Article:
1e07f4c60c.mp3 Do We Really Care Whether Profits from American Slavery Were Reinvested to Spur Faster Economic Growth?: DeLong Morning Coffee Podcast: Whether American growth was much faster because of slavery is a third order issue in the history of slavery. Nevertheless, it is one I talk about because I know something about it. I think that the overwhelming beneficiaries from slavery were slaveowners and the consumers of slave-produced goods, not those of us further down the timeline who would have benefited from faster economic growth. 6f508a0c42 Thx to Wavelength and the very interesting micro.blog http://help.micro.blog/2018/microcasting/ http://delong.micro.blog/2018/04/15/do-we-really.html Text: http://www.bradford-delong.com/2018/03/do-we-really-care-whether-the-profits-from-american-slavery-were-reinvested-to-spur-faster-american-economic-growth-or-not.html
Economics Gone Wrong: I swing back and forth between simply thinking that: John Taylor has become unprofessional in writing things like Fed Policy Is a Drag on the Economy in which he claims that Federal Reserve quantitative easing is "imposing an interest-rate ceiling on the longer-term market by saying it will keep the short rate unusually low... much like... a price ceiling in a rental market where landlords reduce the supply of rental housing..." John Taylor is still very professional—but that he is not a professional economist but rather a professional Republican. Hoisted from the Archives (October 2015): Central Banks Are Not Agricultural Marketing Boards: Depression Economics, Inflation Economics and the Unsustainability of Friedmanism: Insofar as there is any thought behind the claims of John Taylor and others that the Federal Reserve is engaged in "price controls" via its monetary policy actions... Strike that. There is no thought at all behind such claims at all. Insofar as one did want to think, and so construct an argument that the Federal Reserve's monetary policy operations are destructive and in some ways analogous to "price controls", the argument would go something like this: The Federal Reserve's Open Market Committee's operations are like those of an agriculture marketing board—a government agency that sets the price for, say, some agricultural product like butter or milk. Some of what is offered for sale at that price that is not taken up by the private market, and...
2018-04-30: Allen Downey: Probably Overthinking It Think Stats Think Bayes Think Python Think Complexity http://www.bradford-delong.com/2018/04/2018-04-09-filed-allen-downey-probably-overthinking-it.html #webloggers #public_sphere #python #education Friedrich Hayek: Prices and Production http://delong.typepad.com/files/prices-and-production.pdf William Flesch: Amazon.com: Comeuppance: Costly Signaling, Altruistic Punishment, and Other Biological Components of Fiction (9780674032286): : Books 2017-08-07: Today's Book Haul: Blanchard: Macroeconomics Jones: Macroeconomics Robin: The Reactionary Mind Walter Jon Williams Quillifer http://amzn.to/2Aed3p2 Stephen Kotkin: Stalin: Waiting for Hitler, 1929-1941 http://amzn.to/2iXfM1V Alasdair Macintyre: A Short History of Ethics http://amzn.to/2AbZ9DR Stephen Kotkin: Magnetic Mountain: Stalinism as a Civilization http://amzn.to/2AdLTi7 Daniel Dennett: Consciousness Explained http://amzn.to/2zdM4vs Enrico Moretti: The New Geography of Jobs http://amzn.to/2xksRXM Charles Petzold: The Annotated Turing: A Guided Tour Through Alan Turing's Historic Paper on Computability and the Turing Machine http://amzn.to/2vYkkXk Robert H. Bates: The Development Dilemma: Security, Prosperity, and a Return to History: "Reassessing the developing world through the lens of Europe's past... http://amzn.to/2xgSNUi Geoff Mulgan: Big Mind: How Collective Intelligence Can Change Our World: "A new field of collective intelligence has emerged in the last few years, prompted by a wave of digital technologies... http://amzn.to/2wBnMXx Slavery and Capitalism Reading List http://www.bradford-delong.com/2017/08/slavery-and-capitalism.html 2017-09-23 Should-Read: Time to start trying to think about what books to assign for Econ 210b next semester... Pseudoerasmus: THE 25 MOST STIMULATING ECONOMIC HISTORY BOOKS SINCE 2000: "Allen, The British Industrial Revolution in Global Perspective..." http://www.bradford-delong.com/2017/09/should-read-time-to-start-trying-to-think-about-what-books-to-assign-for-econ-210b-next-semester-pseudoerasmus.html Reading: The...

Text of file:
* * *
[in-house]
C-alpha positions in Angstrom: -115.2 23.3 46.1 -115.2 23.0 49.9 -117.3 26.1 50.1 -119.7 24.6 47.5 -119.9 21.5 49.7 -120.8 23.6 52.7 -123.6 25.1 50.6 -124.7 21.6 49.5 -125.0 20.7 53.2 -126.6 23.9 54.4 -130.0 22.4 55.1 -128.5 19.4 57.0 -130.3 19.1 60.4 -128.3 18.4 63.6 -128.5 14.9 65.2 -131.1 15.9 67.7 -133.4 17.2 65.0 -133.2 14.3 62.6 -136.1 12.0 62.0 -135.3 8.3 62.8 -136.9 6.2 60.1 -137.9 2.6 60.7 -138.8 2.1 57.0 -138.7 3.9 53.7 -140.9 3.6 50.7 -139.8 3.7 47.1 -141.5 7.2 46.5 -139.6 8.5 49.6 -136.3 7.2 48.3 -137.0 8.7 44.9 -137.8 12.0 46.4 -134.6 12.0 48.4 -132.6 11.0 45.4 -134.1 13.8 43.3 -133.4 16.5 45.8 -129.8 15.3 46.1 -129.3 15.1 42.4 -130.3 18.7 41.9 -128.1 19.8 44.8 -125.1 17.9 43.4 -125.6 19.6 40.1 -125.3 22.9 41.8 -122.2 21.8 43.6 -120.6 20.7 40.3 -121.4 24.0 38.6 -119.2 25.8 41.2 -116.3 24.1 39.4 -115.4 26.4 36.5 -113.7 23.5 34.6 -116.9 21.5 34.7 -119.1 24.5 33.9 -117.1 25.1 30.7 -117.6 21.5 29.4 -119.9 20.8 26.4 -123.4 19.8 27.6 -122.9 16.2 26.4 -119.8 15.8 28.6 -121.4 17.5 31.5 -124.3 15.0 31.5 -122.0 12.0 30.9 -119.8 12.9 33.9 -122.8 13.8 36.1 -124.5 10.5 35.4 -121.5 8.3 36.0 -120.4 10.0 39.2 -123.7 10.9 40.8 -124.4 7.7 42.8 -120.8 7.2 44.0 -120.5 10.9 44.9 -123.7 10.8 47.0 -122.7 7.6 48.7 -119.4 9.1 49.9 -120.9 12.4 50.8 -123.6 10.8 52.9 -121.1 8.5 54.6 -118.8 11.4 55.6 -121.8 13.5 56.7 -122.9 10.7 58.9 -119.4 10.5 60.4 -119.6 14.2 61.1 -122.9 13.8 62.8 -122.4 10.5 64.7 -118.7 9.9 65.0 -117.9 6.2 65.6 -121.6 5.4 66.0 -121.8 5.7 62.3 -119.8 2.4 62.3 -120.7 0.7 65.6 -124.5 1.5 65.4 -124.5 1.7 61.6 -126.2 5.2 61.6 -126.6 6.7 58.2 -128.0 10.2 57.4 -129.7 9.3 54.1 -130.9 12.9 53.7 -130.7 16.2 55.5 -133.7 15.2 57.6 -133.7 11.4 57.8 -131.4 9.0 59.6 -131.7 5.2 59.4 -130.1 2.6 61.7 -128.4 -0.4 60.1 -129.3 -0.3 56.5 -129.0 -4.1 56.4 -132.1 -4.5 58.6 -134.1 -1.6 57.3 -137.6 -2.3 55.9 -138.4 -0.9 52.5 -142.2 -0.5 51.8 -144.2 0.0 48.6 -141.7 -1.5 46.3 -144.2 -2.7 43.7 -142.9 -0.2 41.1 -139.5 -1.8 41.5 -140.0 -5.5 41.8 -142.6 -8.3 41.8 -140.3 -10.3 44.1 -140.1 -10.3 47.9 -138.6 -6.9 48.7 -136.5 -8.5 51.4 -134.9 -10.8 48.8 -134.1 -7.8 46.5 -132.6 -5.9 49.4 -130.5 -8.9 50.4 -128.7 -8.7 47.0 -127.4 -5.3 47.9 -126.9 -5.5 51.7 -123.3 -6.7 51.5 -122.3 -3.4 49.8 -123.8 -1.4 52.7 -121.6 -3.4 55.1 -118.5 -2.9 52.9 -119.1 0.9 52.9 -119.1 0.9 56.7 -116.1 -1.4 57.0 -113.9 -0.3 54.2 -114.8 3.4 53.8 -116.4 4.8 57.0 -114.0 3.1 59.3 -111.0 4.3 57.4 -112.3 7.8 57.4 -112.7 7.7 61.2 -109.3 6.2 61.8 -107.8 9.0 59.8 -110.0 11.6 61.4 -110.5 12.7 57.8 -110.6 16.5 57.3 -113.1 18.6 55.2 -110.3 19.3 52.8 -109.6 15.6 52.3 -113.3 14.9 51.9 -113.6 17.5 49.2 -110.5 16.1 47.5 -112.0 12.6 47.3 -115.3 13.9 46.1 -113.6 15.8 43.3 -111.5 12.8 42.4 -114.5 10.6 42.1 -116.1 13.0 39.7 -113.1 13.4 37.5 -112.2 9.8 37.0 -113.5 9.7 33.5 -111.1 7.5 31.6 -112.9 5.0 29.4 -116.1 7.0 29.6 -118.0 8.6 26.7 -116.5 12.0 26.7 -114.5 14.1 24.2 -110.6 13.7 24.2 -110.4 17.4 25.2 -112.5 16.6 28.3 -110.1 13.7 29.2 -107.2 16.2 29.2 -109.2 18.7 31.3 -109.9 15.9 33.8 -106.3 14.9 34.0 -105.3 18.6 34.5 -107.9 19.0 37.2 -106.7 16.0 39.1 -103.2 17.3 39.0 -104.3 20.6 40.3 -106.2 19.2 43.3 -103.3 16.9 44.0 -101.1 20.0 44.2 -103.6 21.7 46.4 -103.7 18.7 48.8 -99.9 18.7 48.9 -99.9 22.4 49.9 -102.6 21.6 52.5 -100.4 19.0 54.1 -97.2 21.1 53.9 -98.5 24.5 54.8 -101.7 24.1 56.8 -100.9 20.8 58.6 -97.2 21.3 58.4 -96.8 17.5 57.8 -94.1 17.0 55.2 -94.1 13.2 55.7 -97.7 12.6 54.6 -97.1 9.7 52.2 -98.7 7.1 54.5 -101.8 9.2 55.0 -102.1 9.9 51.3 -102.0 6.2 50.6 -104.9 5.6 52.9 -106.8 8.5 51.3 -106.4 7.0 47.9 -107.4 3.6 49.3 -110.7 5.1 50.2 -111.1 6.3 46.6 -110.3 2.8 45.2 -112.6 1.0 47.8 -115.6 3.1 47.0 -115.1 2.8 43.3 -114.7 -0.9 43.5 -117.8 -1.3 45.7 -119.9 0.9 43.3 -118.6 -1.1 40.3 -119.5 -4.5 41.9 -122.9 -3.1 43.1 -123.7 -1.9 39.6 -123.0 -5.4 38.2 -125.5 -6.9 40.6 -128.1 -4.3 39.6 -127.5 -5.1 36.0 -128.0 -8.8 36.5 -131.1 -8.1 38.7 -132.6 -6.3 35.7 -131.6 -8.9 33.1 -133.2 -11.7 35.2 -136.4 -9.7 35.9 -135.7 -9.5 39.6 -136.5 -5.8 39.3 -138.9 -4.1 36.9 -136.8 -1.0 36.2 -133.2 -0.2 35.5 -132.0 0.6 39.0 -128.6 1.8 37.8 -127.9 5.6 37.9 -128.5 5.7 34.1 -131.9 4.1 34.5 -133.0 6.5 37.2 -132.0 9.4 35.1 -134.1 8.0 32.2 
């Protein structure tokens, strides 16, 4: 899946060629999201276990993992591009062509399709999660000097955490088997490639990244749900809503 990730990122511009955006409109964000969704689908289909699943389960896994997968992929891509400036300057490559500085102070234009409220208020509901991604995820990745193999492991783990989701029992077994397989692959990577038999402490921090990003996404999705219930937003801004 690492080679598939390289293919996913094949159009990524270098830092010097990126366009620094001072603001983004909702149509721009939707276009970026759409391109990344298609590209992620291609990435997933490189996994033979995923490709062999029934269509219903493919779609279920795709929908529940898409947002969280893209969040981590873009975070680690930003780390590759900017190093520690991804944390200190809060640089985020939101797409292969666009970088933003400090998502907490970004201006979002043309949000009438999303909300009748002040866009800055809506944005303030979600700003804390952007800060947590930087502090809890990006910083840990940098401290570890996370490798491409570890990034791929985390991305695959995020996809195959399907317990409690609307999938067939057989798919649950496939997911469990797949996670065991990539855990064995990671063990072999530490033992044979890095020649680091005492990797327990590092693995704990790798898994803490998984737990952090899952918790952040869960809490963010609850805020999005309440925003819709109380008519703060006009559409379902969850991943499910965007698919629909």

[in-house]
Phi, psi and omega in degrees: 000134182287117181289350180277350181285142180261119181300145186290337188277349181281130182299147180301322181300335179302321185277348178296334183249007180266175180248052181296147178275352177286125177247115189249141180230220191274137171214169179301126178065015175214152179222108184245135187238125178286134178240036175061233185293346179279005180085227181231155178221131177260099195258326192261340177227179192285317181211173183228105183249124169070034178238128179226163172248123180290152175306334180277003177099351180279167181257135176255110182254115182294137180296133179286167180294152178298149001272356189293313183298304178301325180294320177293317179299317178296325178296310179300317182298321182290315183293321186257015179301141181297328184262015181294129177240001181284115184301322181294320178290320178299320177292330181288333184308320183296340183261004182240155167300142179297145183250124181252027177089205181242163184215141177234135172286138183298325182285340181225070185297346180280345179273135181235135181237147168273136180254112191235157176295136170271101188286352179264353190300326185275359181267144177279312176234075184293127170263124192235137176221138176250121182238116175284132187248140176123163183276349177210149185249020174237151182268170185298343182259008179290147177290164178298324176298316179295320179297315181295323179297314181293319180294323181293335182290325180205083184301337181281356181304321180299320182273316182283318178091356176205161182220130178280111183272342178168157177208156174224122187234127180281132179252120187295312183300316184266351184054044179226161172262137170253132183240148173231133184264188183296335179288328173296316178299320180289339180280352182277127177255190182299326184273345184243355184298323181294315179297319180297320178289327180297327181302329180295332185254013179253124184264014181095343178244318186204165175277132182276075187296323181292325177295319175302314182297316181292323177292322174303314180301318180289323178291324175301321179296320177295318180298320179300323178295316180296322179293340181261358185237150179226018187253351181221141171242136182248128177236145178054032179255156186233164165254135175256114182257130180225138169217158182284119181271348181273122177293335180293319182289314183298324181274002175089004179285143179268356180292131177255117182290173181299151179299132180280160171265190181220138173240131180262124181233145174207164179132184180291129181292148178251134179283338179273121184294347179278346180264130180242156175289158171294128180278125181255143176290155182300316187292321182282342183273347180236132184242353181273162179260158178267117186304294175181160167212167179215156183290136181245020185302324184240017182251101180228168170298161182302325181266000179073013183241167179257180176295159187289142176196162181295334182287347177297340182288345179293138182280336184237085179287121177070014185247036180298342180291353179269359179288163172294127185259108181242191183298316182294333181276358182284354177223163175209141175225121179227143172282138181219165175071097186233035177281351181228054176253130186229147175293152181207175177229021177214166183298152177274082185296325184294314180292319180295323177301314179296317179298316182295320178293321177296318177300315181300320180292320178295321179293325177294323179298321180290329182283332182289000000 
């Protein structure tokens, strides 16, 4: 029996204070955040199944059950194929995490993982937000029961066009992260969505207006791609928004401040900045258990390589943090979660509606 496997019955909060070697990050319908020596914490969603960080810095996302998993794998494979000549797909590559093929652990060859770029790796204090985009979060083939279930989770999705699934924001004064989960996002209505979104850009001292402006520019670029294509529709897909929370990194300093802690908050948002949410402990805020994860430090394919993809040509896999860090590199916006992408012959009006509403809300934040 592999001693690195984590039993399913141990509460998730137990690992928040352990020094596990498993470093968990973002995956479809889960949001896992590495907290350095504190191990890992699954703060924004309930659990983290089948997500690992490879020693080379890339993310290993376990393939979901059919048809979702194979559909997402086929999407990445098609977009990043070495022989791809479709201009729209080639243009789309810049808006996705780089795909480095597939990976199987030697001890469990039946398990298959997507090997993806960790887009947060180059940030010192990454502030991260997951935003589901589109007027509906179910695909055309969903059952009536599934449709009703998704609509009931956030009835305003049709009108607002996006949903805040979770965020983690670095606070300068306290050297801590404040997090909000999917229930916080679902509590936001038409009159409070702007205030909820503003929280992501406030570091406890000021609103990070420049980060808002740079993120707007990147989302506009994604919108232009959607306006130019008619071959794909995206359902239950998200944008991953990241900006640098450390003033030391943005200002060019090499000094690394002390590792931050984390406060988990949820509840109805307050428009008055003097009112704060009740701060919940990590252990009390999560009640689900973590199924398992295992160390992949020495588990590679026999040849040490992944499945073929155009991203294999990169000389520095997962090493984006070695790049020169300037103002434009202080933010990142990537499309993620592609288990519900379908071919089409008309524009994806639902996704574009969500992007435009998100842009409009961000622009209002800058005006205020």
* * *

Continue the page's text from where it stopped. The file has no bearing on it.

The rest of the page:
Last Wednesday night at Ars Technica LIVE! at Eli's Mile High Club in Oakland—located beneath where the eight-lane Interstate 580 crosses the ten-lane California Highway 24—there were three demands from the People of the Internet Appearing in Meatspace for a return of the Morning Coffee podcast. So why not? Trump's Tariffs: DeLong Morning Coffee Podcast: Why don’t Republican plutocrats, and the senators and representatives they have bought, recognize that plutocrats are not the allies of kleptocrats but rather the prey of kleptocrats? Trump's Tariffs Thnks to Wavelength and the very interesting micro.blog http://help.micro.blog/2018/microcasting/ http://delong.micro.blog/2018/04/15/trumps-tariffs-delong.html Text: http://www.bradford-delong.com/2018/04/trumps-tariffs.html
American Economic History Concepts DRAFT Fair Game for IDs/Short Answers/Multiple Choice/Short Essays 2018-04-16 Version "Fordism" "The Pill" 3/5 clause Abigail Adams Abraham Lincoln Adolf Hitler Affirmative Action Affordable Care Act Aid to Families with Dependent Children Alan Greenspan Alan Turing Alexander Hamilton American Federation of Labor American Telephone and Telegraph Appalachian mountains Appalachian Piedmont Apple Computer Bill Clinton Brown vs. Board of Eduction of Topeka, KS Bubonic Plague Caravel Central Pacific Railroad Chicago River Chicago, IL Christopher Columbus Civil Rights and Voting Rights Acts Civil War Cold War Congress of Industrial Organizations Cuzco DARPA Detroit, MI Donald Trump Dwight D. Eisenhower Emancipation Proclamation End of laissez faire (Keynes) Erie Canal Federal Reserve Ferdinand Magellan First Gilded Age Ford Motor Company Franklin Delano Roosevelt Free Silver Fugitive Slave Act General Motors George W. Bush George Washington Gilded Age (First and Second) Google Great Plains Great Society Haiti Harry S Truman Henry Ford… Henry Kaiser Herbert Hoover Houston, TX IMF Interchangeable Parts… International Business Machines, Inc. Interstate Commerce Commission Interstate Highway System Jim Crow John C. Calhoun John F. Kennedy John Maynard Keynes John von Neumann Josef Stalin Karl Polanyi Korean War Leon Trotsky Lima, Peru Los Angeles, CA Louisiana Purchase Lowell, MA Lyndon Johnson Martin Luther King, Jr. Mass Production Mass Production… Massachusetts Bay Medicare and Medicaid Mexican Cession Microprocessor Microsoft Mississippi-Ohio-Missouri river system Missouri Compromise Model T Montreal NAFTA NASA National Income and Product National Industrial Recovery Act National Labor Relations Board New Deal New Orleans, LA New York Central Railroad...